Lesson of the Week: Acute swollen legs due to rhabdomyolysis: initial management as deep vein thrombosis may lead to acute renal failureBMJ 1994; 309 doi: https://doi.org/10.1136/bmj.309.6965.1361 (Published 19 November 1994) Cite this as: BMJ 1994;309:1361
- R H Mallinson,
- D J A Goldsmith,
- R M Higgins,
- M C Venning,
- P Ackrill
- Artificial Kidney Unit, Withington Hospital, Manchester M20 8LR
- Correspondence to: Dr Goldsmith
- Accepted 14 January 1994
Deep vein thrombosis is often diagnosed in patients who present with acutely swollen and painful calves. By contrast, rhabdomyolysis is a fairly rare condition that can easily be missed. It may be discovered only when the patient has established renal failure and the opportunity for preventive treatment has passed. We present the case history of a patient with bilateral calf swelling that was initially managed as deep vein thrombosis but was later found to be due to rhabdomyolysis. The initial management may have contributed to the development of acute renal failure and the need for dialysis.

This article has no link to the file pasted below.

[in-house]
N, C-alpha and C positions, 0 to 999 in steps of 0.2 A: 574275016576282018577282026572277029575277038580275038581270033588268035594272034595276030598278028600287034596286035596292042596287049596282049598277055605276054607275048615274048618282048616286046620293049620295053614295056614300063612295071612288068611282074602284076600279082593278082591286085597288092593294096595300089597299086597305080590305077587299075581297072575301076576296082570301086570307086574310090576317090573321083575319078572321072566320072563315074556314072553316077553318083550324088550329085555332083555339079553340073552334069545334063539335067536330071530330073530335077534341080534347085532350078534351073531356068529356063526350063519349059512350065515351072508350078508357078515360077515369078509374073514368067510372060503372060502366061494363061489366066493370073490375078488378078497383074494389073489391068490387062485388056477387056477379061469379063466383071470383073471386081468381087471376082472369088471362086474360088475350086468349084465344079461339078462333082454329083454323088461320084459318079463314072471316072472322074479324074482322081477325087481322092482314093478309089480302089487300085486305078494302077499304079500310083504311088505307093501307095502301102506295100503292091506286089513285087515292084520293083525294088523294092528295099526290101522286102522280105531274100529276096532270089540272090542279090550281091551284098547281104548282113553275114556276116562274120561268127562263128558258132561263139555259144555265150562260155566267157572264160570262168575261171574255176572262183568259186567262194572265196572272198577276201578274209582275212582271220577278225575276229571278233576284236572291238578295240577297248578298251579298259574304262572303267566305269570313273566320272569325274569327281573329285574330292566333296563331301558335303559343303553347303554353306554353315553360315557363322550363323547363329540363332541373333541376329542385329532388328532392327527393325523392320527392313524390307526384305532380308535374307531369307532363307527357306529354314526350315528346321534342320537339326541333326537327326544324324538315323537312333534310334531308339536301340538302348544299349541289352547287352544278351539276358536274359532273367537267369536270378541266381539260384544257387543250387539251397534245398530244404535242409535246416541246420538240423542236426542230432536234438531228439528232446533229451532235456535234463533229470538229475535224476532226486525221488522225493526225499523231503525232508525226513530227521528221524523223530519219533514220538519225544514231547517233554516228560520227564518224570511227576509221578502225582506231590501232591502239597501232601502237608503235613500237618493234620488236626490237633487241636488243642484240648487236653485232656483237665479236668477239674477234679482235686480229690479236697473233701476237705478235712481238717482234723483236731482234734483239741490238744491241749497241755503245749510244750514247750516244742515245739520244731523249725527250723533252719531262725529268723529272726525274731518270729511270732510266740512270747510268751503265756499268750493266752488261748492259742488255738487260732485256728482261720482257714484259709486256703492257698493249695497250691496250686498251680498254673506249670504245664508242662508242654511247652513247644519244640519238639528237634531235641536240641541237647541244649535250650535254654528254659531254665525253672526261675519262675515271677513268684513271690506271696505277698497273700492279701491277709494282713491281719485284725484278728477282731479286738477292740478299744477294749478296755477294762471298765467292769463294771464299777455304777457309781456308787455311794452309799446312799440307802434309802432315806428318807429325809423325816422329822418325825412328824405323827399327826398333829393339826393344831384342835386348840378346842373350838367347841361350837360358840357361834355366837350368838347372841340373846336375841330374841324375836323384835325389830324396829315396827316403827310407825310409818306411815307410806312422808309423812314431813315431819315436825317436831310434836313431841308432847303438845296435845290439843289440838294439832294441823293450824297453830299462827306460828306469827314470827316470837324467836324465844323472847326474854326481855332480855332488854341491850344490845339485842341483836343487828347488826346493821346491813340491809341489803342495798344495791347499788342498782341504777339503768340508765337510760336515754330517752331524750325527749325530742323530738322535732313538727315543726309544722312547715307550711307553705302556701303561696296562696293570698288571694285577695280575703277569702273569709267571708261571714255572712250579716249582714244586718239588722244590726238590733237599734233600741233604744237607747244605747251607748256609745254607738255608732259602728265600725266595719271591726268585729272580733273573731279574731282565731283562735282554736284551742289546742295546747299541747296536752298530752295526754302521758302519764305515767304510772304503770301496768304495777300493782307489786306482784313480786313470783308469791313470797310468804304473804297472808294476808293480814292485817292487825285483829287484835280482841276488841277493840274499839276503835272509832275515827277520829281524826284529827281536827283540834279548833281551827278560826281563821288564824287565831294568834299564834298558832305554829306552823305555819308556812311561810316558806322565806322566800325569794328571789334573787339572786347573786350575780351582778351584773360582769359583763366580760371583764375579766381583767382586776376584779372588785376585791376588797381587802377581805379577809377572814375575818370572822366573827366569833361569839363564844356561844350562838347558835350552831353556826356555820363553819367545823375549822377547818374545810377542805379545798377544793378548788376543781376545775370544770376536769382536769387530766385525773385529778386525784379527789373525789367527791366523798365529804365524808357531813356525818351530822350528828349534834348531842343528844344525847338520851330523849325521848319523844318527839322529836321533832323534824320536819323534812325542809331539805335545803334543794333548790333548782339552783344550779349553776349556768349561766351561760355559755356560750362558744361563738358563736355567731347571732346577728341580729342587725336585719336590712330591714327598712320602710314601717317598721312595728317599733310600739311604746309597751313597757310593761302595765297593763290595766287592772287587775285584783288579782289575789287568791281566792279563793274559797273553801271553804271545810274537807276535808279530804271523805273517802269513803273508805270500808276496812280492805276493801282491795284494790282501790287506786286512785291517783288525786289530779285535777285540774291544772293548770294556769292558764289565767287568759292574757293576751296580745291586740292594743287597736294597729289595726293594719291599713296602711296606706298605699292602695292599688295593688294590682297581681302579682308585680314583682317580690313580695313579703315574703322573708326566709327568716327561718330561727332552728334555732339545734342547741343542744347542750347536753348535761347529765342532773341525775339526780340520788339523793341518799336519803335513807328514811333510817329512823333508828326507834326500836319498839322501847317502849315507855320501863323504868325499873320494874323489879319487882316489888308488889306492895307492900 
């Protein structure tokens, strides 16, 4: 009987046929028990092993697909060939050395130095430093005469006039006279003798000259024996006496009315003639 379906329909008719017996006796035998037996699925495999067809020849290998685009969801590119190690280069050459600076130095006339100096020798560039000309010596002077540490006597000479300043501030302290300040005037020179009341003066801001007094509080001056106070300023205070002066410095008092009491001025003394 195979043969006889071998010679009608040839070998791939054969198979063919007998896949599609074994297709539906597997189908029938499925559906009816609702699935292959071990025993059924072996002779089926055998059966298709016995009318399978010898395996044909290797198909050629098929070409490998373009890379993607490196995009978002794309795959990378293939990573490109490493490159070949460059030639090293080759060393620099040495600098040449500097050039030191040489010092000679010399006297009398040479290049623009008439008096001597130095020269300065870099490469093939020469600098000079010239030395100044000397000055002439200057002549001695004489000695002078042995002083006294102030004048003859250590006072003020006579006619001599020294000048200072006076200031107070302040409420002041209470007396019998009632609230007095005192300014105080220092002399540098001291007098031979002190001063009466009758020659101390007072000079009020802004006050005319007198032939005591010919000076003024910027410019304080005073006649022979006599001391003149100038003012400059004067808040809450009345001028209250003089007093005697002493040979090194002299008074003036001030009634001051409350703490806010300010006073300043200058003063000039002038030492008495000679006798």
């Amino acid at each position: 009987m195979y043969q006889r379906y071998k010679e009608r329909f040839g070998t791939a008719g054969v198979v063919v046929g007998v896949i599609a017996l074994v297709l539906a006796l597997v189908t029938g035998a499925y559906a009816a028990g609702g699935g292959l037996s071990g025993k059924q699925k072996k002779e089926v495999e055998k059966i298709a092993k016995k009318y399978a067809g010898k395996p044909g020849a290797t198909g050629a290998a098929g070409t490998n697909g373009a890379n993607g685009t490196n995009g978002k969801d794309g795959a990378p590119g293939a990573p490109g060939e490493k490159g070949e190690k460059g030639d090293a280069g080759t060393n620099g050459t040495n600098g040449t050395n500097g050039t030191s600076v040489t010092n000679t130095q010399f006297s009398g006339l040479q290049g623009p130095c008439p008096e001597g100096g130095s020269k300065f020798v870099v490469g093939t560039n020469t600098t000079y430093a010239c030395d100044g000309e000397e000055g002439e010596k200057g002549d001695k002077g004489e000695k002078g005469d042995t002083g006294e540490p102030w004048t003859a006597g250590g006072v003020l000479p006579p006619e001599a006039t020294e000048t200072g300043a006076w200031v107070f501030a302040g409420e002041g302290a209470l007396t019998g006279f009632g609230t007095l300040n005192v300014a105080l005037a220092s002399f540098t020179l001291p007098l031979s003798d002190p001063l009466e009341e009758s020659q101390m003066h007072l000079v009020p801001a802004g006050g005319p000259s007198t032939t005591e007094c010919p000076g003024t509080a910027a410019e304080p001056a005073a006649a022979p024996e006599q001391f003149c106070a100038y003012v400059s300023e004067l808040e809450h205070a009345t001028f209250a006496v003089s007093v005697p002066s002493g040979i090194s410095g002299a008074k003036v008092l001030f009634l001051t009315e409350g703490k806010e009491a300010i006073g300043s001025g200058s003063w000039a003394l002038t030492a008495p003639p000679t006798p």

* Rhabdomyolysis should be considered in the differential diagnosis of swollen legs. Mismanagement as deep vein thrombosis may lead to acute renal failure
A 44 year old man who had previously been well, apart from frequently misusing alcohol, was admitted to a neighbouring hospital's accident and emergency department after a particularly heavy bout of drinking, which had left him in a stuporous state. When he eventually woke up he could not walk; he had “pins and needles” in his legs, and his calves were swollen. Bilateral deep vein thrombosis was diagnosed and apparently confirmed by non-filling of deep veins …
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